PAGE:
After having such a well-received first season, it’s fair to say there are high expectations for Sort Of season two. A Peabody Award, 13 nominations at the Canadian Screen Awards… Sort Of was picked up by HBO Max in the United States, Sky Comedy in the UK, and Stan in Australia. It was an incredible success for co-creators Bilal Baig and Fab Filippo – and Canadian television. With the wide reception of Sort Of and CityTV’s Transplant, Canadian TV seems to be entering a renaissance.
Sort Of season one was all about transition and identity. Finding who you are and feeling comfortable in that new self. Sabi (Bilal Baig) had to reconcile with their mom and command more respect from romantic partners, all while managing the mayhem at Bessy’s (Grace Lynn Kung) and Paul’s (Gray Powell) house after the accident. It was a gripping exploration of humanity.
Season two offers more of the same but better. The stakes are higher, the writing is more adventurous, and the actors are settled in their roles. Fans of the show won’t be disappointed.
Regulars from season one are back, but there are some new additions. Season two introduces Sabi’s father, Imran (Dhirendra), who come back from Dubai, 7en’s mother, Gaia (Amanda Cordner), and Wolf (Raymond Cham Jr.), Deenzie’s son. Exciting additions to the cast create new kinds of drama and conflict for Sabi and 7en; it also means the scope of Sort Of’s exploration can expand.
The focus of this season is love. Sabi has come to a grounded place with themselves and is now more open to accepting the love of others, may that be romantic or platonic. The journey for Sabi this season is about accepting love and understanding what stability is. The introduction of Olympia (Cassandra James) at the end of last season began the process of opening for Sabi. Still, with the introduction of Wolf, there is plenty for Sabi to explore this season romantically. Wolf and Olympia offer two paths, feelings and emotions; their characters are incredibly different.
Other themes of Sort Of season two may also hit home for its core audiences. Not only Sabi deals with financial instability, but a great majority of the characters do. And that instability beautifully echoes the humanity and relationships Sort Of portrays.
Aqsa (Supinder Wraich), Sabi’s sister, has to deal with the fallout of Sabi’s identity in their family and swallow some of Sabi’s bills. Their relationship hits the rocks this season with the added pressure from their father’s presence. Aqsa loves her family; her interests are to make peace, but that’s hard when your sibling’s identity stirs the opposite. Sabi’s family dynamic is incredible to watch unfold, rebuild, and then fall apart again – a series of events I’m sure a lot of non-binary people face.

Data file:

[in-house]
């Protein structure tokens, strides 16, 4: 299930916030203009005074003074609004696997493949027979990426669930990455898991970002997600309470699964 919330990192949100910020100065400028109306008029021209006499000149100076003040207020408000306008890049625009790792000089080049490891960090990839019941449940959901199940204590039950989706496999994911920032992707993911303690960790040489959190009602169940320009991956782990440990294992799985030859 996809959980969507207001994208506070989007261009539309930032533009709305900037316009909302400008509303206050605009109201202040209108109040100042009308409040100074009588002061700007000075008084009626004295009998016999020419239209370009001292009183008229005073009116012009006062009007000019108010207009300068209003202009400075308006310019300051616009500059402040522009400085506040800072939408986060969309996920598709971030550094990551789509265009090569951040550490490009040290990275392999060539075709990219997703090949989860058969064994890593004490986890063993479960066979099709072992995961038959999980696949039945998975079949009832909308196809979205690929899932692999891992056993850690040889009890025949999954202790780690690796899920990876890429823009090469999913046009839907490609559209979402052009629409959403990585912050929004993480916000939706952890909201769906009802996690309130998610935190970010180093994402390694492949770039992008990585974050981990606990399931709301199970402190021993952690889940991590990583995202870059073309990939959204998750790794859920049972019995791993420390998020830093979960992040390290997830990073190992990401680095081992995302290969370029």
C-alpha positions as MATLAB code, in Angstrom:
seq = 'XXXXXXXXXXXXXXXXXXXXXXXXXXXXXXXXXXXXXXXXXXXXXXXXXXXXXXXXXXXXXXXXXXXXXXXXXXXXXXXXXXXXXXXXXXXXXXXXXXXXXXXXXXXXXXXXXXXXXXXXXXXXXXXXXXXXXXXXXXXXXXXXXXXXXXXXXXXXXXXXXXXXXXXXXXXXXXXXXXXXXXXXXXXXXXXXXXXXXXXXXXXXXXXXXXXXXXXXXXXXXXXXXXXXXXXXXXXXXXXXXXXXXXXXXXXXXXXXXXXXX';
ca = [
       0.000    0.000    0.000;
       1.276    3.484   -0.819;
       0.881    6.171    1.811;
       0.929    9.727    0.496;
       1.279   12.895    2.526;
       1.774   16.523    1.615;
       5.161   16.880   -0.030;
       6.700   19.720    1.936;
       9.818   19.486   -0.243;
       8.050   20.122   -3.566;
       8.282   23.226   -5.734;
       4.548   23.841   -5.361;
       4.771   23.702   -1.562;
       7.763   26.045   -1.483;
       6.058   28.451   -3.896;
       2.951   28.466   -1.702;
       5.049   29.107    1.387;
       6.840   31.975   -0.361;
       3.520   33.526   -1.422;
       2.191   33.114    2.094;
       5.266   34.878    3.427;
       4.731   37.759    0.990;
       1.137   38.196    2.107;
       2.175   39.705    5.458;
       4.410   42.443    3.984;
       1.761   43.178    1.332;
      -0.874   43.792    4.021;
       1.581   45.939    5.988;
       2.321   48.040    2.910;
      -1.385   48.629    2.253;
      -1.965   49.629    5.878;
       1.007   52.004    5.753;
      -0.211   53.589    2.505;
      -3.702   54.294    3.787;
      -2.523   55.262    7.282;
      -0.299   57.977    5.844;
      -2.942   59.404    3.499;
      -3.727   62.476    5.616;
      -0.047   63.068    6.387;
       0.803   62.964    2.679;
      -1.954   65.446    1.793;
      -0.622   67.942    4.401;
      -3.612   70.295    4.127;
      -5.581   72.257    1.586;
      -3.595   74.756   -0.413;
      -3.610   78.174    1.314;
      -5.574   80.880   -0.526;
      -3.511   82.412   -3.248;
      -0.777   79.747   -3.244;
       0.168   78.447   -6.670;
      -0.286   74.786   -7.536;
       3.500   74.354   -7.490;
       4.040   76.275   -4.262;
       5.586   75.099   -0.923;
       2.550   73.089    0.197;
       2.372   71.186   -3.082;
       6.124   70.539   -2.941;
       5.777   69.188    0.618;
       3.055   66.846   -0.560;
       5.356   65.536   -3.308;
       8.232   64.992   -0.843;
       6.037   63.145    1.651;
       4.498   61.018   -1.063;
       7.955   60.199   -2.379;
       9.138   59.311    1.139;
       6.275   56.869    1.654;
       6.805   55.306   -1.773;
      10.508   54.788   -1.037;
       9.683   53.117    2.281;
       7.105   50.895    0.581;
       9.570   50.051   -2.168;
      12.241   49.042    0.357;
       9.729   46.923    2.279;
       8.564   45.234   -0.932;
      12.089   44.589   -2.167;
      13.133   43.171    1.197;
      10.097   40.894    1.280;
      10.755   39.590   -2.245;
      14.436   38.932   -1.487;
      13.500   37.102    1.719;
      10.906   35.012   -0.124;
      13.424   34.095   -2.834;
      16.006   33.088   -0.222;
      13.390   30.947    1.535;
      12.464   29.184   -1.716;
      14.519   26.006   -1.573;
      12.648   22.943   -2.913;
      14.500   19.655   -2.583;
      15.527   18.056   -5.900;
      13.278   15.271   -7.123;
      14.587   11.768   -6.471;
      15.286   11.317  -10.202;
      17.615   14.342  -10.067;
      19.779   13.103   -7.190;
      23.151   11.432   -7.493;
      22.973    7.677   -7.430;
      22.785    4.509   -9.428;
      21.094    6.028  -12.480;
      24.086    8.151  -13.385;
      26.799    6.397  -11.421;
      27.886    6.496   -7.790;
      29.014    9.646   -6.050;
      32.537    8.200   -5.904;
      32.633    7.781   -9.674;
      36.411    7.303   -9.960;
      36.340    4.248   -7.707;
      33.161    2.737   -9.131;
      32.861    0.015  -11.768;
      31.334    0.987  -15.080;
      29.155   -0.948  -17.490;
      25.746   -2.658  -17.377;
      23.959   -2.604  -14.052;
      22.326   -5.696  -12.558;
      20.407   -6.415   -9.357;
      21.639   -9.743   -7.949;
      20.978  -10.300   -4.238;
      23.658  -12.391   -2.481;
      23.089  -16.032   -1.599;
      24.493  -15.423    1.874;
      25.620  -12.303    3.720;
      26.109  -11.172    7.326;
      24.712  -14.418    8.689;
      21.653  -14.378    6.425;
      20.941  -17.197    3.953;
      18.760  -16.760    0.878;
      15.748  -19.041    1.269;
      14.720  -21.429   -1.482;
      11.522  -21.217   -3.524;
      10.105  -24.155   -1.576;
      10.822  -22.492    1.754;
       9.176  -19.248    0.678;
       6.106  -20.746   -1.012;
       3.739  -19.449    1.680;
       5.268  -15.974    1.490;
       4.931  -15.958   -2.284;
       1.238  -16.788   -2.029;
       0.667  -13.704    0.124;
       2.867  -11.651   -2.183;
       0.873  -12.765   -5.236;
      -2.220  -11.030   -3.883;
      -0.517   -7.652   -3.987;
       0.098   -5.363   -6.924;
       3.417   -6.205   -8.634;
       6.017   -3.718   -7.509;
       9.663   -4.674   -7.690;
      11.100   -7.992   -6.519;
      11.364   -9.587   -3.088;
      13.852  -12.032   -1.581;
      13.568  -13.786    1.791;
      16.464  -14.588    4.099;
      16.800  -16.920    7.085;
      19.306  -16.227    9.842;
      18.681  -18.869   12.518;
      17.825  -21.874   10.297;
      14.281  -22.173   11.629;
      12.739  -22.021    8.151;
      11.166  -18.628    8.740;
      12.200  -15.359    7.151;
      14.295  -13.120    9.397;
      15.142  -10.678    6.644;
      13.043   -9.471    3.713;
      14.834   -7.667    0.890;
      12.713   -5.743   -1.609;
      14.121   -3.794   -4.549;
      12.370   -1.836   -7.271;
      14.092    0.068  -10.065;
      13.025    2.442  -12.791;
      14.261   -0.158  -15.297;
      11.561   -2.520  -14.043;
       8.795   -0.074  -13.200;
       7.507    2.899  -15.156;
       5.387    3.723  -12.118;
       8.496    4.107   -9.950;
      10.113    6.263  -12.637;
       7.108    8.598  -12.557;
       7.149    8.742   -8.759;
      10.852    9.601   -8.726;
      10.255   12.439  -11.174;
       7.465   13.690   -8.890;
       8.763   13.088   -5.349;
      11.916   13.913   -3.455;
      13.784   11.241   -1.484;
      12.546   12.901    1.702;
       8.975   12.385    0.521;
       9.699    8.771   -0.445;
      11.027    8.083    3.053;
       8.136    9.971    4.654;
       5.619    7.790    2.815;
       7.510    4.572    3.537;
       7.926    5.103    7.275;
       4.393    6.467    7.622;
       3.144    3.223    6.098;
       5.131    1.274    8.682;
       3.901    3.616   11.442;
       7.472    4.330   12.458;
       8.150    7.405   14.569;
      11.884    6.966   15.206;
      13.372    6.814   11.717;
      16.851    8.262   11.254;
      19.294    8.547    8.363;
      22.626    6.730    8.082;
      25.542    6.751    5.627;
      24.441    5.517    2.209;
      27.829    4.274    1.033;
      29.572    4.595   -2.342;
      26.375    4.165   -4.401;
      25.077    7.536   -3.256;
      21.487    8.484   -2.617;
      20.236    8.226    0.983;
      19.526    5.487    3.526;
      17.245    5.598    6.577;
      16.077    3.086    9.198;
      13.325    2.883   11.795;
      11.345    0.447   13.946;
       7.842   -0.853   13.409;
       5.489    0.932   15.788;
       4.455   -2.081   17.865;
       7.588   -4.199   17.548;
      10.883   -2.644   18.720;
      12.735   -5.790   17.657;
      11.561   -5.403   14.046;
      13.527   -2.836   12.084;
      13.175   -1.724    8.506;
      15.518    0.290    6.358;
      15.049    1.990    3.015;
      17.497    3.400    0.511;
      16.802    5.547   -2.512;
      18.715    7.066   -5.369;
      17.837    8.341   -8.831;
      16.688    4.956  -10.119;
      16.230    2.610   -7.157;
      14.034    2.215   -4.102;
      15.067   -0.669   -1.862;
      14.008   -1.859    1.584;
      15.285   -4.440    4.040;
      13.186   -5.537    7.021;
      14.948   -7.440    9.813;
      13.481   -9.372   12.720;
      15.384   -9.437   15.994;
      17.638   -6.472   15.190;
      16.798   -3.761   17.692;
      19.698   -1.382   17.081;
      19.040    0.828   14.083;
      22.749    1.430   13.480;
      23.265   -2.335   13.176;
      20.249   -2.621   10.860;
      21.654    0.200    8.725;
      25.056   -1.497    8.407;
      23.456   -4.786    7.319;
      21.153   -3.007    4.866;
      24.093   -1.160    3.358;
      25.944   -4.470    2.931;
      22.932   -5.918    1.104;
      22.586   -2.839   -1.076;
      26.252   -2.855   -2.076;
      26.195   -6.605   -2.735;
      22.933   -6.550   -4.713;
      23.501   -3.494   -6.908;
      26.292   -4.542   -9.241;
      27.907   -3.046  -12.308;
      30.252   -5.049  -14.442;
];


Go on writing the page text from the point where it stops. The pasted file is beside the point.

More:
In general, Sort Of’s world is expanding. We see more and learn more about Bessy and Paul’s children Violet (Kaya Kanashiro) and Henry (Aden Bedard). These children aren’t written like the wise child trope but are in tune with their parent’s emotions. Violet nor Henry are entirely ignorant or enlightened about the issues in their house, but like real children, they can sense it. It’s very clever, intuitive writing.
Sabi and 7en venture into new spaces. Queer relationships are given an even bigger spotlight and unapologetically indulged. There is never a cringe moment; the queerness of this show is genuine, in touch with the community and effectively represents the fun, flirty side as well as the raw, emotional and flawed side. The characters and relationships are three-dimensional, fully fleshed, and complex.
If you haven’t watched the first season of Sort Of, I strongly suggest you do. This show is only getting better with time. Sort Of season two premieres on CBC on November 15 at 9 pm ET and streams weekly for free with ads on CBC Gem. The second season will premiere in the US on December 1 on HBO Max. Don’t miss out on this brilliant show and the beginning of Canadian television’s renaissance!